27 July 2015
Understanding Those Strange Cables That Stick Out Of Your Television
When it comes to our televisions, most of us have no idea how the things actually manage to work. It’s some kind of miracle that involves satellites in outer space, seven remote controls, and Gran Denyer smiling like a five year old. The back of our television is a forest of cables. Wander in too far, and you’ll have strange experiences with late-night SBS films. But it’s worth trying to understand a little about our televisions. What does each cord do? Where should I plug in my blue ray player? When will Family Feud be taken off air?
Most of the time, we go through an agonizing process of trial and error, putting cables into holes based on the idea that maybe some of them are colour coordinated. Risking electrocution can be a fun way to spend your afternoon, but if Russian roulette is not your game, it’s worth understanding how to plug in and set up your television.
Let’s look at the different cables and their uses.
HDMI cables transmit the highest quality audio and visual that your television is capable of displaying. Most modern television equipment can be plugged in with HDMI cables if you choose to. You should use HDMI cables for equipment that supports high definition. If you have a television set-top box, you can use HDMI cables. They are also useful for blu-ray players, which project high definition images.
Composite cables carry standard definition audio and visual signals. The red and white plugs are for audio, whilst the yellow is for visual display. These cables are generally outdated, but most modern televisions have plugs for them so that you can still use old VHS players and gaming systems.
Component cables split the visual signal into red, green and blue. The two other cables are for audio. Modern gaming systems and media players can be plugged in using component cables. Often, these players will have a custom port on the player end, and the standard five plugs on the television end.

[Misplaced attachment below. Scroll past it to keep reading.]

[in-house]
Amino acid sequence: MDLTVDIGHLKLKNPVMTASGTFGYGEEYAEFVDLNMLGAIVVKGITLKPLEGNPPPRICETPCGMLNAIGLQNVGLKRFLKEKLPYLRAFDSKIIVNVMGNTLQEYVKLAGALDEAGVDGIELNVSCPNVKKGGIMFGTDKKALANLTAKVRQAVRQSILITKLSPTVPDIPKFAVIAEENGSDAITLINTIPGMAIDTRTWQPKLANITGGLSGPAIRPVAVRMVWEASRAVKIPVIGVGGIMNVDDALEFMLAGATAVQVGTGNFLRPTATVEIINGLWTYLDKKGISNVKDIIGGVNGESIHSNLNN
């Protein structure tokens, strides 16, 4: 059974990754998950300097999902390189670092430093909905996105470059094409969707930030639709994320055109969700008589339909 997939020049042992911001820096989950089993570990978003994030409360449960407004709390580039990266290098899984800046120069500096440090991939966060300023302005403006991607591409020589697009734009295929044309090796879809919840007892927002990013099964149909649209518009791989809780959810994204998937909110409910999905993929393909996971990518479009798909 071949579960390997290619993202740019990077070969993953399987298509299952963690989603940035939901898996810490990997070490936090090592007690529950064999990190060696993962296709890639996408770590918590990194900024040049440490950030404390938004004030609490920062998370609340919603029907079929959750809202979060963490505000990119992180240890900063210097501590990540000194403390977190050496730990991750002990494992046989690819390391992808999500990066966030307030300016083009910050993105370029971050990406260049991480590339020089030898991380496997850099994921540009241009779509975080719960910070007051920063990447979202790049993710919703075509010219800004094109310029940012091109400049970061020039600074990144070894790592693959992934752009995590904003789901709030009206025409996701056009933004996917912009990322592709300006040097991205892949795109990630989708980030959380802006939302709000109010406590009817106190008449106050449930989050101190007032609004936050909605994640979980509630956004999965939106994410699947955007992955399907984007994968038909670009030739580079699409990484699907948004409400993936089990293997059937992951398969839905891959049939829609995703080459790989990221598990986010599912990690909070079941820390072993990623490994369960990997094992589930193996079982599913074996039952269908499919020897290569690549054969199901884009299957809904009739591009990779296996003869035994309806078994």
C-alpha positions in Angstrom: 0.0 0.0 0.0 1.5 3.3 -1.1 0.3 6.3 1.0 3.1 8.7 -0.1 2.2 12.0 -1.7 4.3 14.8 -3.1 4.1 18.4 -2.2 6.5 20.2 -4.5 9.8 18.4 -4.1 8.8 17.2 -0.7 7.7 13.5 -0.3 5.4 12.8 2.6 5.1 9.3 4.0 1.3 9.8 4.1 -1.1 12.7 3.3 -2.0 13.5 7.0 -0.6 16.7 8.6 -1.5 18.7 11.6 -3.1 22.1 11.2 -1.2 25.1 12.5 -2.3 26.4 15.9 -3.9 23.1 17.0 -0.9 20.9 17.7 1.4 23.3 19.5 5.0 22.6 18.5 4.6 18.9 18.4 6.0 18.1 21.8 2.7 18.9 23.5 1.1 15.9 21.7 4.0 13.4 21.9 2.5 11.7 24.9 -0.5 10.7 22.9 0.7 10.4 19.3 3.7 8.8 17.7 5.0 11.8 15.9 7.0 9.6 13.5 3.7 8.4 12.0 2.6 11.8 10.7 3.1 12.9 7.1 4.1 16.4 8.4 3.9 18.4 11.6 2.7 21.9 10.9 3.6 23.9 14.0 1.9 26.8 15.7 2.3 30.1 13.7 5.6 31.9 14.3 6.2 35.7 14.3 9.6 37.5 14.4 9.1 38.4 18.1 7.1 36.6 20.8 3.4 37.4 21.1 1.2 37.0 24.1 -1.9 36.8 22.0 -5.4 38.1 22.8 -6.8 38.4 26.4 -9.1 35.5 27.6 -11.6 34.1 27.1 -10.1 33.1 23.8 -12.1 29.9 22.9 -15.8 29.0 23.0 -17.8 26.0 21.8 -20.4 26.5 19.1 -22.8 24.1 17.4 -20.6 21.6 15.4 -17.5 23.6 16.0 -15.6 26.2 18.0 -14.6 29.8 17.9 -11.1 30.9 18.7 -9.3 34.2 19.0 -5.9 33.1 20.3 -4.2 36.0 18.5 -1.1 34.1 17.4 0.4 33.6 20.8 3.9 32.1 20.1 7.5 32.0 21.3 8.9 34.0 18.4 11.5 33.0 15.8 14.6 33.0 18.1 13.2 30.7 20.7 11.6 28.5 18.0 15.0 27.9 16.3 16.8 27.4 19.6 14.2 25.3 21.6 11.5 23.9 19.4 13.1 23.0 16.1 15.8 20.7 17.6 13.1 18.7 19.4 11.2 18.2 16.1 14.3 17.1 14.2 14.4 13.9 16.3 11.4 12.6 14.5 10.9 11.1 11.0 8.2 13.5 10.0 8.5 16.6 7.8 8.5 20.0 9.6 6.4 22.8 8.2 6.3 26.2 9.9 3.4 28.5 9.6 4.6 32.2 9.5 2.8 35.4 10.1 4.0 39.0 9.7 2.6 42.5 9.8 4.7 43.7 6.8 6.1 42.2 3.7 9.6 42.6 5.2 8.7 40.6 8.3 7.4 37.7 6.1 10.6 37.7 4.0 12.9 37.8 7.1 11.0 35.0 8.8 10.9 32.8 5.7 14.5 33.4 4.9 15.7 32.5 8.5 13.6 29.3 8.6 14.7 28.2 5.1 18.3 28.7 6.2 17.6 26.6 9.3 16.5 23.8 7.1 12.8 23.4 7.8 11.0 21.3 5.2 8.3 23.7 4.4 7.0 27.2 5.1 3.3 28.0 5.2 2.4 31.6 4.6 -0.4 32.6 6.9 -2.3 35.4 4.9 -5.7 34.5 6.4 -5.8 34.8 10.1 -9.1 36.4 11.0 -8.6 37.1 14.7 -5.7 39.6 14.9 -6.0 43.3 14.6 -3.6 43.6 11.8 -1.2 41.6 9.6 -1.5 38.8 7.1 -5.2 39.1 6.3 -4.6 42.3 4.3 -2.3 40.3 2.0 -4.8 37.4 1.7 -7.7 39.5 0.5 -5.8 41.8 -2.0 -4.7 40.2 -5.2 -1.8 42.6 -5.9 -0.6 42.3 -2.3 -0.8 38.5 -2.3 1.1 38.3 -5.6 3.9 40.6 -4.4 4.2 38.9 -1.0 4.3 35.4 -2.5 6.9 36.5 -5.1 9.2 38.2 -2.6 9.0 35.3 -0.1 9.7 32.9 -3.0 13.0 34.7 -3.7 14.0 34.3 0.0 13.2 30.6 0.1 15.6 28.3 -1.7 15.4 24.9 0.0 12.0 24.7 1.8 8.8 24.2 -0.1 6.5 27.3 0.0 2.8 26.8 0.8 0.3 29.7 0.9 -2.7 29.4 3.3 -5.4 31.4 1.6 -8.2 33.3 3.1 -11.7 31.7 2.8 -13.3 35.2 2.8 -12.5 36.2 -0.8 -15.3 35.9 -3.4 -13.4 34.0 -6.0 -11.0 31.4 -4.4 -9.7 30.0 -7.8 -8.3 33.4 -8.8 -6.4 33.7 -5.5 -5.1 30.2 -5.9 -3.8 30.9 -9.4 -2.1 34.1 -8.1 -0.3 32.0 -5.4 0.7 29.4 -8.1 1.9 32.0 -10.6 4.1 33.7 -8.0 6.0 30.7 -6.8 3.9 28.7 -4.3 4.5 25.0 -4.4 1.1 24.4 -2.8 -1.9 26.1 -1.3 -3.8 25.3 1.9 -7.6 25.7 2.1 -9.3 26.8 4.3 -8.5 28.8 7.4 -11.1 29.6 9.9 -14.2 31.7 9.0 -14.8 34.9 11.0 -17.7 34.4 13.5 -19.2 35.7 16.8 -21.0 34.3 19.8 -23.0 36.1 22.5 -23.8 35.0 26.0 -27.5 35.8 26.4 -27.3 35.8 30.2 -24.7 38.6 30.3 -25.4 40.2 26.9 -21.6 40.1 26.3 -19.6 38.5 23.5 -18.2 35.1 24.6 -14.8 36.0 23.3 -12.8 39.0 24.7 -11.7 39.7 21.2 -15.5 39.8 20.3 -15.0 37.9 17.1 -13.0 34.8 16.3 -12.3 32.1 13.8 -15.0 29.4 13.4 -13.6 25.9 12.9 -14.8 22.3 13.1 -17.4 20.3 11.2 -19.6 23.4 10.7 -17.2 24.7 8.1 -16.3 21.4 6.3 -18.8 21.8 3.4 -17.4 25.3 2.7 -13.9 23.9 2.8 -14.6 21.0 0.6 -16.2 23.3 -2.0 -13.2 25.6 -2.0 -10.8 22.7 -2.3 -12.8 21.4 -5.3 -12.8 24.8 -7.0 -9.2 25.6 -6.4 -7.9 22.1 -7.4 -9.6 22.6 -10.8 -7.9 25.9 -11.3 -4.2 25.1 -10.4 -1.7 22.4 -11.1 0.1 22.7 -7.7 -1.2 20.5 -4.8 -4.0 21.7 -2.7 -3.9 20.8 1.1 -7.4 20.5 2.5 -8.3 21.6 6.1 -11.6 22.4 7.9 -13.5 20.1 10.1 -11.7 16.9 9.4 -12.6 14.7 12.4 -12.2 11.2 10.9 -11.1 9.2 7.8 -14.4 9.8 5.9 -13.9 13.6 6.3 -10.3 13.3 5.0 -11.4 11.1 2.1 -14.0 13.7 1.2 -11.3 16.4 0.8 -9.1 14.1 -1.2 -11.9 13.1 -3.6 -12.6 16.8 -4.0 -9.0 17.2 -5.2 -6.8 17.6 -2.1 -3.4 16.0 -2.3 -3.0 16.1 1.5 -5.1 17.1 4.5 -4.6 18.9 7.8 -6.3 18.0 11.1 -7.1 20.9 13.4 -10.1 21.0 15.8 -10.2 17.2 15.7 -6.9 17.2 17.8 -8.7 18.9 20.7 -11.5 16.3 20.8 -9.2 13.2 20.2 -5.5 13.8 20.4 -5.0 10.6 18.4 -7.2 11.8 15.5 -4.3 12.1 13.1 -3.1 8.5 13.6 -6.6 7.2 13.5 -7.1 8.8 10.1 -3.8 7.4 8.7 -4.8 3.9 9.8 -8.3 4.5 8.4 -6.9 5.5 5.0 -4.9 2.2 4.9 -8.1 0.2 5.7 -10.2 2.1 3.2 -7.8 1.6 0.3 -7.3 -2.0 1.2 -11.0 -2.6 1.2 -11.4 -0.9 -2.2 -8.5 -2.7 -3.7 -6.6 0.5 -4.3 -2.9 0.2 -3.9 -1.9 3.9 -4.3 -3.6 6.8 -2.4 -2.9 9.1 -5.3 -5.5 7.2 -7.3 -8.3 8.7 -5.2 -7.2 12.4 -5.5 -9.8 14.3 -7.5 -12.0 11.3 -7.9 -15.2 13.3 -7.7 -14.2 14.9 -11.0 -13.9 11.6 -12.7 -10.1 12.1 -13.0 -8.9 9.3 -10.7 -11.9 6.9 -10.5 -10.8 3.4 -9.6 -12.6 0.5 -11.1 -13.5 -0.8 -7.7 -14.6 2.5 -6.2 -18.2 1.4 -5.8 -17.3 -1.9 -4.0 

DVI cables are usually used by computers for transmitting a visual signal. Many modern televisions have DVI ports so you can plug your computer into your TV. This will not trnsmit audio from your computer to your television. To do that, you will need to buy special cables that can be plugged into your computer’s headphone jack.
USB cables –
With downloaded content being so popular, televisions usually have USB ports. You can use these ports to connect a hard drive, or you can plug a USB drive directly into your TV. This allows you to play AVI files, or look at photos files and listen to audio files.
A rudimentary understanding of television audio and visual set up can help you out with small problems. But televisions are complex, and even if you get your set working it’s most likely that a professional could arrange a set up that gives you a better quality image. Paying for a professional to correct or install your system pays for itself in the long run because you get a much better image and audio. Call an audio-visual professional at any time of the day on 13TASK.